THE QUEST OF DR. MAGUS
Interview with Mike Browning of NOCTURNUS A.D.
By: Dr. Abner Mality
In the hallowed year of 1990, nothing was shaking up the metal scene more than death metal. Every place you looked, bands were becoming faster, more distorted, more evil and more transgressive. But who shook up the shakers? Enter NOCTURNUS…
The Key was a forward thinking paradigm shift in the death metal world. If you wanted to do something to cross a line, then just add keyboards to death metal. That was considered the ultimate no-no back then. But The Key managed to integrate eerie and futuristic synthesizer sounds into the roaring extremity of full force DM. And speaking of futuristic, this was a band that drew inspiration from Asimov, Herbert and Clarke as much as Satan, Lucifer and Beelzebub. In fact, NOCTURNUS found a way for cyborgs and demons to shake hands and fraternize. Something else hitherto unheard of…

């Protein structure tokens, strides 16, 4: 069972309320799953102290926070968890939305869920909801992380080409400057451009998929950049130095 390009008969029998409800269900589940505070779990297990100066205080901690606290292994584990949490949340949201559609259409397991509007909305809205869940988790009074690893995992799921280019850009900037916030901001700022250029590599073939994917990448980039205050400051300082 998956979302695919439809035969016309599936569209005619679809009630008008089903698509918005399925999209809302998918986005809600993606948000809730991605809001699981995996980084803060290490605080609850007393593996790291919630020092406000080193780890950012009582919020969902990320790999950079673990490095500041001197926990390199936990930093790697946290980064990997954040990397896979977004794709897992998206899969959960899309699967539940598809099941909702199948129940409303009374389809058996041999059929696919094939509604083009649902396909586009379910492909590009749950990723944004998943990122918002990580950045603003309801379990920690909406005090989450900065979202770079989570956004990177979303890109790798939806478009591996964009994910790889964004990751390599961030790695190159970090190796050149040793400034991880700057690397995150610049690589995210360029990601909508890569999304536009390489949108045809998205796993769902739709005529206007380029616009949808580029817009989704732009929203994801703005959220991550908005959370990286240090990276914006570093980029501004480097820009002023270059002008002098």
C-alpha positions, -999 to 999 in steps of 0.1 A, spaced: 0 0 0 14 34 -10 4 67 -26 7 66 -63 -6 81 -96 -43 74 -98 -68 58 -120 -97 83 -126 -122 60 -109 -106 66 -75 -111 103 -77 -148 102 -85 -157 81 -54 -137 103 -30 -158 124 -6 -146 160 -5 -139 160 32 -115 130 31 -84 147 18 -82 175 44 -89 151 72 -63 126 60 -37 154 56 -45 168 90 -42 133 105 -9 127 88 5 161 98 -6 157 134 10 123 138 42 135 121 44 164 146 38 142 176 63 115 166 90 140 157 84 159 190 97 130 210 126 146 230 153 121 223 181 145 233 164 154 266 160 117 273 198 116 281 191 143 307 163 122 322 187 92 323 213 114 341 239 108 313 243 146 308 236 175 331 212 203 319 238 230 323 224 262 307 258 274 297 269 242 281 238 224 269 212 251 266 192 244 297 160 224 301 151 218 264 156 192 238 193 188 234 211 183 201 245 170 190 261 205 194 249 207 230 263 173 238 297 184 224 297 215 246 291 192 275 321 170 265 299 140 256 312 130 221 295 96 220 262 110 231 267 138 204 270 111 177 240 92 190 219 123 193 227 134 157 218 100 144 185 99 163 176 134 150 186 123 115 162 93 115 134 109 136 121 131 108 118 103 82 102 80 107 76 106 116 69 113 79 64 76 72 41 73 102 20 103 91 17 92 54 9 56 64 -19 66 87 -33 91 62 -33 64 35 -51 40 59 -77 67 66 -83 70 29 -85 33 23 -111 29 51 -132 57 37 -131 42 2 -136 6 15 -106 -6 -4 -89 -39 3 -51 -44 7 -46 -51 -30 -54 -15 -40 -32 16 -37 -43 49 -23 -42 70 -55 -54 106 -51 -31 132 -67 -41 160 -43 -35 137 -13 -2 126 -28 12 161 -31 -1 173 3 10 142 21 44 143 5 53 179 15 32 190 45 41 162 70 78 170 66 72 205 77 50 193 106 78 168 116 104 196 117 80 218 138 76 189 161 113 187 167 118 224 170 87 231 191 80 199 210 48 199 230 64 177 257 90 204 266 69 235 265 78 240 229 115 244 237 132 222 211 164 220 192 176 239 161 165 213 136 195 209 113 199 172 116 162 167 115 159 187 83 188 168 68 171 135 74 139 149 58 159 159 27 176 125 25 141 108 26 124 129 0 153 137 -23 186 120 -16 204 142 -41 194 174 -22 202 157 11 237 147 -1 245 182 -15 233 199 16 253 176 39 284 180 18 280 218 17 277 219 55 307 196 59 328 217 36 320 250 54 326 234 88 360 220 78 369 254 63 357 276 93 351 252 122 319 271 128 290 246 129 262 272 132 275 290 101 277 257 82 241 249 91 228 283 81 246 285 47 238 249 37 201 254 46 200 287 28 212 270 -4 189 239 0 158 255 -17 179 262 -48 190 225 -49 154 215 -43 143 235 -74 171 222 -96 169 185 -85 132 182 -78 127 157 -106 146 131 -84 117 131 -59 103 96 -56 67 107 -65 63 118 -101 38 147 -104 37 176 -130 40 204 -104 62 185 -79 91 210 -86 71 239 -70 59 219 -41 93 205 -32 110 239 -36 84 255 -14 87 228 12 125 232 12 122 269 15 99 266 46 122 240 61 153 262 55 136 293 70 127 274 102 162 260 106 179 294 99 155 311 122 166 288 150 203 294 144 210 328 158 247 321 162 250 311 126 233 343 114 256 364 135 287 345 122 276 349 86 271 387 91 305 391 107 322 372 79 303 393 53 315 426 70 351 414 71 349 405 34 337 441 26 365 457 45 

That was in 1990 and the story of Dr. Allen William Magus began on The Key. It took 29 years for the story to continue with a brilliant new album from the band, now called NOCTURNUS A.D. for legal reasons. Paradox is just as much a breath of fresh air in 2019 as The Key was in 1990. It’s an amazingly smooth sequel that continues the Magus story brilliantly.
Now,as then, drummer/vocalist MIKE BROWNING is the mastermind behind NOCTURNUS A.D. and its mind-expanding concepts. So it’s a perfect time for Dr. Mality to step into the Chronotronic Actualizer and step into the future to get a few words from Mr. Browning…
REBEL EXTRAVAGANZA: Paradox is one of the most amazing sequels to a previous concept album that I’ve heard. It sounds like it could have come out just a couple of years after The Key and not 30 years. Has the actual story been in your head all these years or is it something very recent?